The Cruise Passenger protection Act of 2017 was introduced as a senate bill in June. it proposed a number of notices, oversight provisions and procedural changes to be implemented in the cruise line sector.
The bill was drawn up to give passengers traveling on cruise liners more information regarding their rights to claim should they be injured while aboard a commercial cruise liner, and give law enforcement agencies greater rights to get involved with incidents that take place on cruise ships.
The bill requires a number of things, including the personal injury statute of limitations against cruise vessel owners to be at least three years from the date of the incident. Right now, it is only one or two years depending on passenger tickets.
However, the bill does not do anything to come to a resolution on whether or not the liability provisions will apply to cruise ships when they are located in ports outside of the United States. This was one of the biggest uncertainties plaguing the industry, and regular cruise passengers will be dismayed to find it has not been covered by this particular bill.
They will be much more relieved, however, to find that the Cruise Passenger Protection Act of 2017 is not trying to make many changes to the statutory legal rights that customers already have against cruise line operators, so they will not be losing out in any way if this bill does come to pass.
The main change that passengers would see, other than a longer period in which they can take liability action against cruise lines, is a change in ticket provisions,depending on ports and increased disclosures both in print and via electronic commercials. Although this would ensure that more information is available, it could make it difficult for passengers to understand what they are covered for and when.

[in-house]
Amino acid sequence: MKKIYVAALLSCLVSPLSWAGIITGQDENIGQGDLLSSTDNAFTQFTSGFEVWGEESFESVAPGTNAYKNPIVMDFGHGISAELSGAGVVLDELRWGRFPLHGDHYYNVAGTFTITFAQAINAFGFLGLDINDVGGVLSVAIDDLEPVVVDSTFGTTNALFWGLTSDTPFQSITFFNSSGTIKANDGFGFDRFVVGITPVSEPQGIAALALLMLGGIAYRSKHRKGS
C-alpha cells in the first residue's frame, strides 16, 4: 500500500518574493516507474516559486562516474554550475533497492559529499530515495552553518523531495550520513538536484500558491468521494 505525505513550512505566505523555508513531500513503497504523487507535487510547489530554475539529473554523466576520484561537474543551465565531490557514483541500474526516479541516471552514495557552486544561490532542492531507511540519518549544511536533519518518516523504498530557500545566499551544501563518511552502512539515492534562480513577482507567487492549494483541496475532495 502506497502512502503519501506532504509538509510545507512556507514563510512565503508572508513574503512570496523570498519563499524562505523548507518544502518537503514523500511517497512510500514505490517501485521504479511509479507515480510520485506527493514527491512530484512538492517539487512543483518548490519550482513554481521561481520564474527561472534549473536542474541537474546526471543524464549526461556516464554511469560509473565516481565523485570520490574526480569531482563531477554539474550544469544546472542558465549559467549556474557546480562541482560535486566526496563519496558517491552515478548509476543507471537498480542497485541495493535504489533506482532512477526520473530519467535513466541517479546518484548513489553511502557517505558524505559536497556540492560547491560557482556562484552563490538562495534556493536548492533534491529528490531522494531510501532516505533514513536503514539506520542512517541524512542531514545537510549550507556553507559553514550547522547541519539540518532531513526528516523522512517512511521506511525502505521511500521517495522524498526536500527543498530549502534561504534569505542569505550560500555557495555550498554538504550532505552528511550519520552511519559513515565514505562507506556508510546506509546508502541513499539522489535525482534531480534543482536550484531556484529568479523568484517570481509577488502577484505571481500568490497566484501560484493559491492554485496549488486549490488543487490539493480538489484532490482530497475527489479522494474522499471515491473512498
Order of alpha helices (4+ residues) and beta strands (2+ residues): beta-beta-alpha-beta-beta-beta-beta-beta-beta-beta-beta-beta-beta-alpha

It is felt that these changes are necessary because between 2002 and 2016, 356 people were killed on cruise ships and a further 21 were reported missing. The numbers of people injured on board a cruise ship was many times that number. It is, then, important that anyone affected by an onboard mishap, or whose family member has been affected, can take action.
The bill, in its current form, applies to any cruise vessel that is authorized to carry more than 250 passengers, but in this instance, passengers is used to refer to citizens of the United States only, which means that non U.S. citizens on the same cruise as U.S citizens could conceivably have fewer rights should they be injured in any way. This is not typical of most U.S.jurisdictional language which usually bases legislation on where passengers go,where tickets are sold. This means that non U.S.countries may need to put similar legislation in place if they want their citizens to have the same legalrights and protections as U.S.citizens who choose to embark on cruises.
It is also likely that the Athens Convention will come into play for U.S.citizens traveling to non U.S.ports, limiting the liability of cruise ships to between 25,000 and 400,000 Special drawing Rights, should this bill be passed.